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Whirling Chief
Nº 111

Are Women and Men Equals in the Workplace?

No conversation about male/female equality can begin without first acknowledging the reality of ‘implicit bias.’ Let me share a personal story from a few years ago, which will help you understand what the role of implicit bias plays in our personal definition of equality. I was at the lead of a department in a global company based in the United States. I had just been appointed, and was ready to bring my excitement to every event I attended, especially to those organised by the company-dedicated group for women leaders. Their mission was to focus on strategies to advance women in leadership roles.

As a woman leader, it was my responsibility to create a change and foster an environment open for that change to happen. I worked on a proposal to portray women in leadership positions, to applaud them and, above all, to build a movement that valued the feminine traits in leadership. The goal was to shift perception and dialogue around how a woman is supposed to show up as a leader. A desire for authentic and inclusive leadership. I talked with various people and connected volunteers, supporters, and sponsors.

The day I would unveil the campaign had arrived. I entered the meeting room; the women-dedicated group panel was already there. I shook hands with everyone, connected my computer, and started my presentation with a background of photos I had taken of women leaders in the organization. The pictures portrayed them in their roles and work environment highlighting the traits they, themselves, considered as feminine and wanted to show more in the work they did.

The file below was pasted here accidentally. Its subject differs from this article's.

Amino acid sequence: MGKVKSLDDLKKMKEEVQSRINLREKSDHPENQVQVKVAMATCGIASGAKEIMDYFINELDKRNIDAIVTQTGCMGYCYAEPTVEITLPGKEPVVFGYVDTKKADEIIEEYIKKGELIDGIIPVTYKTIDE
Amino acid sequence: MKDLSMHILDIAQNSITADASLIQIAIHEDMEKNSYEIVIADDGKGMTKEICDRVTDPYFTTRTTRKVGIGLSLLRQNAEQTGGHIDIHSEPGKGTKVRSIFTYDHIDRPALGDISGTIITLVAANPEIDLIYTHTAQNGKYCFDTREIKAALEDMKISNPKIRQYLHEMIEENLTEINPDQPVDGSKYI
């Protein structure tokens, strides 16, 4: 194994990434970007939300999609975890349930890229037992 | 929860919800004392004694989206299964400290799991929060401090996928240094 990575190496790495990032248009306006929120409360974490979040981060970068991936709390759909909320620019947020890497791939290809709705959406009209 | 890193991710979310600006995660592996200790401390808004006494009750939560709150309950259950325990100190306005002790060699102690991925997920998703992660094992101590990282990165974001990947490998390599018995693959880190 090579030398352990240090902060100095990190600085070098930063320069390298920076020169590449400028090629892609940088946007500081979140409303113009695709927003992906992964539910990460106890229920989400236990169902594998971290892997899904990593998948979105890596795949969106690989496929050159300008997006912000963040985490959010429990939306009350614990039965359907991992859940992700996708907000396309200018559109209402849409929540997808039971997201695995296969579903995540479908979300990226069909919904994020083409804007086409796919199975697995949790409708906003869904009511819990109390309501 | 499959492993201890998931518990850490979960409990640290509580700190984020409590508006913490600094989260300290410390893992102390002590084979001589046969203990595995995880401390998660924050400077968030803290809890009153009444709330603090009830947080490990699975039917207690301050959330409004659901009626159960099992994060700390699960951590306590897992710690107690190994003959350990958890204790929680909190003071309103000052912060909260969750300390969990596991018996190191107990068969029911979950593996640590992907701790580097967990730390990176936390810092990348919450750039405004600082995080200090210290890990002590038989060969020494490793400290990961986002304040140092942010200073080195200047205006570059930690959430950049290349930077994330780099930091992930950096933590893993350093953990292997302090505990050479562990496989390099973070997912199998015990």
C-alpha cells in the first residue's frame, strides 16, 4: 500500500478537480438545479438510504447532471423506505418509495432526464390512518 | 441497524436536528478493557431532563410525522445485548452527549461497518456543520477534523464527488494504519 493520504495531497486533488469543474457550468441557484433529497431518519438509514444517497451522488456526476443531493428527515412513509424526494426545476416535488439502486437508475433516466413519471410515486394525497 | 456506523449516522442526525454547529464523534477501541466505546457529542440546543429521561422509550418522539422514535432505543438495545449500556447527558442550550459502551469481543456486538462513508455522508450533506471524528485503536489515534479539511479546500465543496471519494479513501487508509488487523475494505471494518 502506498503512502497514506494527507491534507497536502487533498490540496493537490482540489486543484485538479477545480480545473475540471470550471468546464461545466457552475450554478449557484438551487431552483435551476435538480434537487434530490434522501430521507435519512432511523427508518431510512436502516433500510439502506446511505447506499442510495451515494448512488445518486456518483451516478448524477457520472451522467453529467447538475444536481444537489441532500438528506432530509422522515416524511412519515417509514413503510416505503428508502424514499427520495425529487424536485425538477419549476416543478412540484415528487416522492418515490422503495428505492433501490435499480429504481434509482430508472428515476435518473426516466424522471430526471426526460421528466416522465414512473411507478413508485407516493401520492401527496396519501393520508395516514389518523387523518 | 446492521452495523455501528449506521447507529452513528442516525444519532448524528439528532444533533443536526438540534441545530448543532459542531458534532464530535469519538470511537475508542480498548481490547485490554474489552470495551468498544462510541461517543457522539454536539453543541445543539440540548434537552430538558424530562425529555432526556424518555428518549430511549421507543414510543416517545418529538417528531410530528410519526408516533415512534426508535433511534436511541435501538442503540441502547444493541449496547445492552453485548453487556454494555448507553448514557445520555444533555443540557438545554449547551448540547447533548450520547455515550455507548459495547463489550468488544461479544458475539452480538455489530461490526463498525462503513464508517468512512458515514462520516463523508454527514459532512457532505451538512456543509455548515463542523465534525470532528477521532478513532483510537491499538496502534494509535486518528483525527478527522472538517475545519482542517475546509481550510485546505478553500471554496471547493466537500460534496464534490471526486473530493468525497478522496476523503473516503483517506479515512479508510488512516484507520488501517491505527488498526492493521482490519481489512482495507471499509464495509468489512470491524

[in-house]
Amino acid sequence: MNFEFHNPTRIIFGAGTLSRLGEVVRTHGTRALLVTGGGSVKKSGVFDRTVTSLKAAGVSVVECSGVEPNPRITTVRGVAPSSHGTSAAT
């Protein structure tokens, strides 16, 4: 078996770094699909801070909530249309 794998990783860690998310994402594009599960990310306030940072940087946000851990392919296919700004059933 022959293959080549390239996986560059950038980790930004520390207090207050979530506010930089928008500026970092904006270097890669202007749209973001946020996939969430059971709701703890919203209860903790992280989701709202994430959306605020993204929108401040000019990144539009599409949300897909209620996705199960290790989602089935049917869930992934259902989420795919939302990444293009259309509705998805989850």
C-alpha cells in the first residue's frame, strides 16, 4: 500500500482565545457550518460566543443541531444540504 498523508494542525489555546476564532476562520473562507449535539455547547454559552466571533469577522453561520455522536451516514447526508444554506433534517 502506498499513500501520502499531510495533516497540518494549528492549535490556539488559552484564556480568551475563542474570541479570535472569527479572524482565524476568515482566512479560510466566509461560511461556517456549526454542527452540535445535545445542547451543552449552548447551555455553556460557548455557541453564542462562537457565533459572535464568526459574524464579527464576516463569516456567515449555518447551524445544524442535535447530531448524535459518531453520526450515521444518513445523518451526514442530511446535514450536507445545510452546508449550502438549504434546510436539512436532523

As soon as I mentioned the word “feminine” and the need to show up in leadership with feminine traits, I noticed awkward movements of my audience and faces turning away. All signs of discomfort. I paused and asked if there were any questions. The leader of the group told me:

“You cannot mention the word feminine in public. We do not want you to take pictures of women portraying feminine traits of leadership. Maybe you could take pictures of them with their families.”

For months, I double guessed my judgement and thought maybe they were right and the word “feminine” wasn’t that important overall – the habit of questioning ourselves as women working in a male dominated environment – until one day I realised what this was all about: implicit bias and the need to see or identify with “feminine” only when it is reassuring, comforting, and not threatening. This example wasn’t only my personal perception, or an isolated case. There was a real closure towards feminine – a closure for which not only men are to be blamed.